Protein and Amino Acids as Signaling Molecules

By now we have all heard it a million times. Proteins are made up of amino acids and amino acids are the building blocks of muscle tissue…etc, etc. I have read that line a million times in magazines and articles. This is usually where the information about amino acids stops in most articles. This is what gives many people the idea that there is a magic amount of protein that is sufficient or optimal. If amino acids are only used as substrate then one would be led to think that you simply need to supply enough substrate to get the job done. It doesn’t work quite like that.

While it is true that amino acids were long considered simply substrates for protein synthesis, they have more recently shown to also act as modulators of intracellular signal transduction pathways that are typically associated with growth-promoting hormones such as insulin and IGF-1. This means particular amino acids not only serve as substrates for protein synthesis but are also modulators of the process as well. (2) This has been found to be especially true of the amino acid leucine and it’s regulation of the mTOR pathway.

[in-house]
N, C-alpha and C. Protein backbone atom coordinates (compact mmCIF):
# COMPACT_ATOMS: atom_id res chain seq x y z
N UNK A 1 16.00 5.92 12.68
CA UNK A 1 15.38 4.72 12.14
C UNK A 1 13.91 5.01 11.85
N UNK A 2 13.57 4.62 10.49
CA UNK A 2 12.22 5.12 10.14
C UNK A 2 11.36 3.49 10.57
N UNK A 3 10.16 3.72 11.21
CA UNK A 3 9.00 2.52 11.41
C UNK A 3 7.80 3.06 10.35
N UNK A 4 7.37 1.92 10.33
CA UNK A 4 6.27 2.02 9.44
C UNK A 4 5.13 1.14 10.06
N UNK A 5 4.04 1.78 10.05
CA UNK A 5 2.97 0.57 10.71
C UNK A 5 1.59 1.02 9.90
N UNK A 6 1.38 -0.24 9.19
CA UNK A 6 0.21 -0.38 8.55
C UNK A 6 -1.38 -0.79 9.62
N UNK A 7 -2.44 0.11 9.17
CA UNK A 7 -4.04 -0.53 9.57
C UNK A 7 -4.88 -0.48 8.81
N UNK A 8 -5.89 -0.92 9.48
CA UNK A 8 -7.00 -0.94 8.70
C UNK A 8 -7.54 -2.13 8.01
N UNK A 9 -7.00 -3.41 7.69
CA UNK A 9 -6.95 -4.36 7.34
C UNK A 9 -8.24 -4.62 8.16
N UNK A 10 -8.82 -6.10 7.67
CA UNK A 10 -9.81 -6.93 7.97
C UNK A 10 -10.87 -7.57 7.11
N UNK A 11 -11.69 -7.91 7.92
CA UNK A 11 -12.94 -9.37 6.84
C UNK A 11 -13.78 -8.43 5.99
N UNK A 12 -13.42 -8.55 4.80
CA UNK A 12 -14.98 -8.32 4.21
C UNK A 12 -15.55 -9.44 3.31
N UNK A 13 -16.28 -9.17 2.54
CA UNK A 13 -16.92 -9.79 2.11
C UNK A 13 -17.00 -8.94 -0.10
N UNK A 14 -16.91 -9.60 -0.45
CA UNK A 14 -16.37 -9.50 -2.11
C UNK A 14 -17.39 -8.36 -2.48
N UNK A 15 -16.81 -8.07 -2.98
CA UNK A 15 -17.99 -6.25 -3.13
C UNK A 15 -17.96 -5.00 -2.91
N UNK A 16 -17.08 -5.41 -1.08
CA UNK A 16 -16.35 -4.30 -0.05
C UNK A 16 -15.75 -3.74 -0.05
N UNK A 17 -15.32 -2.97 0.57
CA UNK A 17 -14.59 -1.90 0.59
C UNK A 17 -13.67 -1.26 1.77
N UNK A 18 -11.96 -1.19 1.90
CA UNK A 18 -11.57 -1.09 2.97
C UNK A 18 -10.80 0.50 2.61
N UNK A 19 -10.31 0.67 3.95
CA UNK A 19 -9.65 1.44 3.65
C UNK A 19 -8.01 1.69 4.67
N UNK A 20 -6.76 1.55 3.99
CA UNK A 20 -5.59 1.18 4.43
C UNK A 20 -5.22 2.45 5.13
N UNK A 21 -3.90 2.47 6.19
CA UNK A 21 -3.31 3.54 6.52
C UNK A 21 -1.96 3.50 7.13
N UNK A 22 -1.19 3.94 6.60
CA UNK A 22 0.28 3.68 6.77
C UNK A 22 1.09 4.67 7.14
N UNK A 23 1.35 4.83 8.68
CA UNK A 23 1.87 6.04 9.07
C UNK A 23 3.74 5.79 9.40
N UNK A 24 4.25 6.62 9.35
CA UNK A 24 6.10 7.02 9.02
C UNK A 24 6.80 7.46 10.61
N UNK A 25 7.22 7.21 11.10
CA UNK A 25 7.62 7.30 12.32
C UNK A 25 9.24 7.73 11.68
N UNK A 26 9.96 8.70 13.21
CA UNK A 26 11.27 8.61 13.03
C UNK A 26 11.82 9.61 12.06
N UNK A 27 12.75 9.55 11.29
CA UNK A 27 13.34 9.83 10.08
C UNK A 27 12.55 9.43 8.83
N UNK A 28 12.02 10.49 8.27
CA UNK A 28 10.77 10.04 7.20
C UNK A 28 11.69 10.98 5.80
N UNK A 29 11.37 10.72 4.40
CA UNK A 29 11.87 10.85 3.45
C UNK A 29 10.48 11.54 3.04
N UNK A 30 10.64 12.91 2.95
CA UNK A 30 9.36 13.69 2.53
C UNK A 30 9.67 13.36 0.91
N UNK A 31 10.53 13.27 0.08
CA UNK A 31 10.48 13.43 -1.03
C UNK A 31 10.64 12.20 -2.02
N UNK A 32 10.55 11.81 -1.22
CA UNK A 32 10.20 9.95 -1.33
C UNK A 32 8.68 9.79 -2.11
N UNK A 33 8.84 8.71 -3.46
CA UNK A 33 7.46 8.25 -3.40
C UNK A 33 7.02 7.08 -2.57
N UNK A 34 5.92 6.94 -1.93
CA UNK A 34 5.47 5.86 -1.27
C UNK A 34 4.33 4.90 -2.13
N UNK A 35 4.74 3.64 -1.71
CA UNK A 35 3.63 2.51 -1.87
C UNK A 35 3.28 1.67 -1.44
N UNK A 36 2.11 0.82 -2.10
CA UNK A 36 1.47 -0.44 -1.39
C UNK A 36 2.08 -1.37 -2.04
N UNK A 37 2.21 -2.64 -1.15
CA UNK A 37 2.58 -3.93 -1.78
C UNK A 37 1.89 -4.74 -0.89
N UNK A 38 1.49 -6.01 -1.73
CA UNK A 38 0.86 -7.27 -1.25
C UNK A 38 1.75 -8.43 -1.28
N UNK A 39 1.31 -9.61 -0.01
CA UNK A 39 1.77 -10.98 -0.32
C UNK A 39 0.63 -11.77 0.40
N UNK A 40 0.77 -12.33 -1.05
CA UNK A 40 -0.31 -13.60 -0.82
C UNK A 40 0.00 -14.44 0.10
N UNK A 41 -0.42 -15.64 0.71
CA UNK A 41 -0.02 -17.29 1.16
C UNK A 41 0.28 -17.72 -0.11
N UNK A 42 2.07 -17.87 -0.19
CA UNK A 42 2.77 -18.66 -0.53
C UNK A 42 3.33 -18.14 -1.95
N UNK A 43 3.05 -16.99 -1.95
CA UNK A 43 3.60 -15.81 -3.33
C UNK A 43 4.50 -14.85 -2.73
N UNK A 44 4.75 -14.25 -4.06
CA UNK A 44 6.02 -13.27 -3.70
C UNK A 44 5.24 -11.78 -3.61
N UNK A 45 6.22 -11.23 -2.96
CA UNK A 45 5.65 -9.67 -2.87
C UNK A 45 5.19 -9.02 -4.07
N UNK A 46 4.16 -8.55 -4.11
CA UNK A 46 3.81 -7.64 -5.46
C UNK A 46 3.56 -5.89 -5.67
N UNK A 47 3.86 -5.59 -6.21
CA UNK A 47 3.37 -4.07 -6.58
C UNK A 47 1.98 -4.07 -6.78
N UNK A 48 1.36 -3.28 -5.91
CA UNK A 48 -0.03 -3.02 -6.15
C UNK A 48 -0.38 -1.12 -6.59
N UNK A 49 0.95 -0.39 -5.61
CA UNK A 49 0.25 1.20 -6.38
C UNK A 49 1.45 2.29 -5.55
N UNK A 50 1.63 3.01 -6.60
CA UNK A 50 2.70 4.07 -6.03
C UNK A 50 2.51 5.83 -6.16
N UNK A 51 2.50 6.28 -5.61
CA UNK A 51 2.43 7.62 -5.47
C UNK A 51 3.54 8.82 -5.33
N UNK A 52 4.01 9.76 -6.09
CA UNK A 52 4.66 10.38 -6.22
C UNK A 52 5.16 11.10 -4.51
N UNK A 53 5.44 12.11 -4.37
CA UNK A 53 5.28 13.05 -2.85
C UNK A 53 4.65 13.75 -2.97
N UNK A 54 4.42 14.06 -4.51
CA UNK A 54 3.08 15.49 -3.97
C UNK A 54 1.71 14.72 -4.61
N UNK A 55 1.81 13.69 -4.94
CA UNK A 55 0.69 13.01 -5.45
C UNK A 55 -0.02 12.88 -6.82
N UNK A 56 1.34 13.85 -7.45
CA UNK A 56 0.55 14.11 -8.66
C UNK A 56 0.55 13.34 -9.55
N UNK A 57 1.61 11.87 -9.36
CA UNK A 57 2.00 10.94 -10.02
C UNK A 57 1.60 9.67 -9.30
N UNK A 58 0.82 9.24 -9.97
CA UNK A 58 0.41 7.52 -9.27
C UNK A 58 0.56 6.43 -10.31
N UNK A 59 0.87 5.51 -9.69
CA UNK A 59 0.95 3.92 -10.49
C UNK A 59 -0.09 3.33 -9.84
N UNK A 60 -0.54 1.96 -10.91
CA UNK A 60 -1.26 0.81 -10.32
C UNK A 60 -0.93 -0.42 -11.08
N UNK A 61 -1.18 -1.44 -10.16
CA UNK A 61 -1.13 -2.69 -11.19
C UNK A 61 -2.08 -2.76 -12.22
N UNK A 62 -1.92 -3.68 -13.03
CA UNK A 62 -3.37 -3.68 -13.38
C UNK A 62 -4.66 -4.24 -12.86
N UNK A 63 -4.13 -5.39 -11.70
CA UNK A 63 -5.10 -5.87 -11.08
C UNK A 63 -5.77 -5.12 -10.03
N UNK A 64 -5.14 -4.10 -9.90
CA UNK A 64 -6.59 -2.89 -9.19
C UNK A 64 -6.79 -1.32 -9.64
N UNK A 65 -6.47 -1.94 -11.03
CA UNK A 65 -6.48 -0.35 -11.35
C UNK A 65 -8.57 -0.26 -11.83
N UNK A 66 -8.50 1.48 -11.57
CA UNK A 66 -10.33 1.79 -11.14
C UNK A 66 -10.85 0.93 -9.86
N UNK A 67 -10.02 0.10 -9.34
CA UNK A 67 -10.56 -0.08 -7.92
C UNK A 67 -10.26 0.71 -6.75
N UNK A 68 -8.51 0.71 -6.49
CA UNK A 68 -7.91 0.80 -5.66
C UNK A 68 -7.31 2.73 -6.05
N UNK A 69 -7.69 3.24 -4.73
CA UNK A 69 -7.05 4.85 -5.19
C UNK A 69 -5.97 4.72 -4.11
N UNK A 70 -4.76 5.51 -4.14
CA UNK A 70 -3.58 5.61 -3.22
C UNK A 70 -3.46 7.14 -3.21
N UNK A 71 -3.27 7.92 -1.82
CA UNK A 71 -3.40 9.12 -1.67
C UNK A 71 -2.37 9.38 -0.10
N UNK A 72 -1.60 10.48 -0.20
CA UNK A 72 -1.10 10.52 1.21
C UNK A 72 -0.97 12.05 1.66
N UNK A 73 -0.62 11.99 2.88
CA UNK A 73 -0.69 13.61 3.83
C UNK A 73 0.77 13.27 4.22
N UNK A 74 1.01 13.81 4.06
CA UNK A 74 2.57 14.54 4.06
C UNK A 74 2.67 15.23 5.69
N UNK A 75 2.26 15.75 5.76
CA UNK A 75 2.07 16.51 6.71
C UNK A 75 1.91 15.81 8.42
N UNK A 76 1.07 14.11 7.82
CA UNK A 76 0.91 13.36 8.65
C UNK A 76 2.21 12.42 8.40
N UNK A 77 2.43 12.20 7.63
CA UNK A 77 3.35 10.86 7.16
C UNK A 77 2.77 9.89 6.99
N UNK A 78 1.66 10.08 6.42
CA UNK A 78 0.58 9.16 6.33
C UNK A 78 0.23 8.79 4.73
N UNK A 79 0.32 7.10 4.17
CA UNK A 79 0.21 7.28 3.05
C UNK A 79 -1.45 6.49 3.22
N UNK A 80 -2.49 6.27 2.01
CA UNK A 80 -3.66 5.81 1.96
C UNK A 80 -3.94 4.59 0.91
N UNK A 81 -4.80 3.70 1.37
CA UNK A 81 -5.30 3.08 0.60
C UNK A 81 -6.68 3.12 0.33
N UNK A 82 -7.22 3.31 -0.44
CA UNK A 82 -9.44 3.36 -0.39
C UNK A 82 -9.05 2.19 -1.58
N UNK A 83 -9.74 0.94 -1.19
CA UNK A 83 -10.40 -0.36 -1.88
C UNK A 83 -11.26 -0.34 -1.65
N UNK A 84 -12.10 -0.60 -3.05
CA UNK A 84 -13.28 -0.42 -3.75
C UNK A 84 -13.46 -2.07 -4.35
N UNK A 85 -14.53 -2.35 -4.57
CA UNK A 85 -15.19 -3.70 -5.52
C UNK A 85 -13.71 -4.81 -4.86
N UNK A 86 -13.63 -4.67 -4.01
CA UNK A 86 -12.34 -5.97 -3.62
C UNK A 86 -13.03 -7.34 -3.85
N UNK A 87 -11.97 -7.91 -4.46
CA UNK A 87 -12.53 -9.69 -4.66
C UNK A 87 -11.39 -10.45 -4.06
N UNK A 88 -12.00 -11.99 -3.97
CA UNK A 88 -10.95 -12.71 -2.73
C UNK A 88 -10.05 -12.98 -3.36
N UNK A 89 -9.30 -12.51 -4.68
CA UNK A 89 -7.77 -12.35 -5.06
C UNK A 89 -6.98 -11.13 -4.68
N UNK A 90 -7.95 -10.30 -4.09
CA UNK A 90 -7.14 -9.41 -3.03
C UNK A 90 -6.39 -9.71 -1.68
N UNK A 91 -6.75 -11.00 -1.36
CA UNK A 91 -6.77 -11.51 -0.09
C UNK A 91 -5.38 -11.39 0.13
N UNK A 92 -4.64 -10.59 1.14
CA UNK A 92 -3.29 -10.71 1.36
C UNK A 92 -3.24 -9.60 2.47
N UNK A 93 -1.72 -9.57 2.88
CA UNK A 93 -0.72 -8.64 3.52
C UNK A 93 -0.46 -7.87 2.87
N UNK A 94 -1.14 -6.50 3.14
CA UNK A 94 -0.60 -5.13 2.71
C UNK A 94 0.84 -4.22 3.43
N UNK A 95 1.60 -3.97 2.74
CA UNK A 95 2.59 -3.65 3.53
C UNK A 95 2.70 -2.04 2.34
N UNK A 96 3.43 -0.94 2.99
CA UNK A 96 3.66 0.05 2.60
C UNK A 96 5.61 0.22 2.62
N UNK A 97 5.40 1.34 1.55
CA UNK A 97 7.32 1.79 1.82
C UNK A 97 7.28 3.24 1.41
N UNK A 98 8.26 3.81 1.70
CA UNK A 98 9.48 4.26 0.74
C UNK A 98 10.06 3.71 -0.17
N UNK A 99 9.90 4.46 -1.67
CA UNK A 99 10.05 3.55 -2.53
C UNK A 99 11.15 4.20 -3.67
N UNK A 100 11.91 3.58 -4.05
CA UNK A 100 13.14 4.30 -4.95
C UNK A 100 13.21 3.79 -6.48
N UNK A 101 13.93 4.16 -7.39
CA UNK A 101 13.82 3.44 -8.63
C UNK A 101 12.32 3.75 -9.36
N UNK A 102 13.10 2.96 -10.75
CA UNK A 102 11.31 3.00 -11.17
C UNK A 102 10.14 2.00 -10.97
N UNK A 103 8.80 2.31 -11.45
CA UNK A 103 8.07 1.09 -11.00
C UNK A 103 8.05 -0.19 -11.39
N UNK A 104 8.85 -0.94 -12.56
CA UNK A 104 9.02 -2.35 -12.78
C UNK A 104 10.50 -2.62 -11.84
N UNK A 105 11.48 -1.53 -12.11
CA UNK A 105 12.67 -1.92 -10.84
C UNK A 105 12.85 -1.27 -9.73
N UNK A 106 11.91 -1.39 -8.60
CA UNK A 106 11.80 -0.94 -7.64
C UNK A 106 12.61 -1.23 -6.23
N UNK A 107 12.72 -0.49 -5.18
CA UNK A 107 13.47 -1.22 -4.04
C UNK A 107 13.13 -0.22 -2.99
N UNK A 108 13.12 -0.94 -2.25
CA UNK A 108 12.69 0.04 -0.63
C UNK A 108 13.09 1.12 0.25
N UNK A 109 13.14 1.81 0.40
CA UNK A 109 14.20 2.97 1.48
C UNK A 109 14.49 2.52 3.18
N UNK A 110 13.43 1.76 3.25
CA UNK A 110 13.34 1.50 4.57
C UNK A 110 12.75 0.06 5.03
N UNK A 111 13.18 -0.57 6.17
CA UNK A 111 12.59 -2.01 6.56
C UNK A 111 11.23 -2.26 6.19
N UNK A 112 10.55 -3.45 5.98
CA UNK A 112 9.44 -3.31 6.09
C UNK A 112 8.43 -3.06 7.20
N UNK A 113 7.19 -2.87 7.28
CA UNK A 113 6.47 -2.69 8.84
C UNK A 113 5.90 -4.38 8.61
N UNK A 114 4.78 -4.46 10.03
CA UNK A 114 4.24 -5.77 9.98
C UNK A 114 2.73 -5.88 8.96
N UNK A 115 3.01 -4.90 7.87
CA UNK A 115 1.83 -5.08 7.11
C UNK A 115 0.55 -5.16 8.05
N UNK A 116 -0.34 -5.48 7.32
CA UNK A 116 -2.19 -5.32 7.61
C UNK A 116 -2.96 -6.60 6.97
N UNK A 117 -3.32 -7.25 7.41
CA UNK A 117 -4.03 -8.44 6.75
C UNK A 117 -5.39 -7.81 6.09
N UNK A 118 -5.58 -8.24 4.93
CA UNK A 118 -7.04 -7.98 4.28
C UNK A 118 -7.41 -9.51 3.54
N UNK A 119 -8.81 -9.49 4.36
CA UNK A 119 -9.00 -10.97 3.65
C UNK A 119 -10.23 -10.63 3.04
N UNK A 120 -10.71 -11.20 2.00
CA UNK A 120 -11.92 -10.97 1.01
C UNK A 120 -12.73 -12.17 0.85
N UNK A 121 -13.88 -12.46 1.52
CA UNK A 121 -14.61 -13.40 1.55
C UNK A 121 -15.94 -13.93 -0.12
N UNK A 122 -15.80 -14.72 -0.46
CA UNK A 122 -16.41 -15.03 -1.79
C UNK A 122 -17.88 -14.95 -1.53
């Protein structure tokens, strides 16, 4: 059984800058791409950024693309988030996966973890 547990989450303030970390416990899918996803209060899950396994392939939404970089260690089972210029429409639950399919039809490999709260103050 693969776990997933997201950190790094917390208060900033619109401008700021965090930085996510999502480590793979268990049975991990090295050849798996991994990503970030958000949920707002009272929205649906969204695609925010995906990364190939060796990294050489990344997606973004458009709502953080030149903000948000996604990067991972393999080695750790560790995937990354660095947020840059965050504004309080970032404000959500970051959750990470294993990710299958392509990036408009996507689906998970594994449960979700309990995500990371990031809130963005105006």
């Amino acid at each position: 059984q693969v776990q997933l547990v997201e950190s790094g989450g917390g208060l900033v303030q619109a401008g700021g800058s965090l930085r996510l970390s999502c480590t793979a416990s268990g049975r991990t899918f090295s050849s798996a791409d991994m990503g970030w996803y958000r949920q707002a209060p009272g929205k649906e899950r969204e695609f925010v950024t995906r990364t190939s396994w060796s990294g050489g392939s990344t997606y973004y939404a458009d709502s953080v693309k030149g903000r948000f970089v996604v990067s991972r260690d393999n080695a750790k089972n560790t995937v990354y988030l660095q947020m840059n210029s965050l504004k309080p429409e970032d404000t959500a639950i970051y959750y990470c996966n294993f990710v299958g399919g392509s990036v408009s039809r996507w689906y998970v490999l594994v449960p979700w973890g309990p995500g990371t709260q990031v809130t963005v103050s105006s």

Since amino acids are signaling molecules and not simply substrate then this will make them subject to the body’s metabolic adaptations. It appears that over time the body will become less sensitive to the anabolic response of amino acids, therefore more protein will be necessary to further drive change. This means that optimal protein intake is no longer a static number.

Protein Synthesis and Net Anabolism

This is still not the whole story of protein intake. While amino acids act as the modulators of protein synthesis, there is a limit to how much protein synthesis can be stimulated so there must be another way in which protein can signal growth. Several studies have shown that stimulation of muscle protein fractional synthetic rate can be maxed out with an intake of 20-30 grams of protein. (3) When determining what is best for muscle growth it is foolish to look solely at protein synthesis rates. Protein intakes that are above the maximum amount required to stimulate synthesis can still be beneficial. A prevailing thought among bodybuilders is that if you take in too much protein at one time the excess amino acids will just be wasted. This is rather silly when you think about it. Before modern times, humans did not have access to steady protein intakes. Homo sapiens would frequently kill an animal and stuff themselves to capacity with meat. There was no way to stick this protein away and save it for later, they had to eat it now. It would be rather inefficient of the body to let these amino acids go to waste since significant protein meals could be days apart in these times.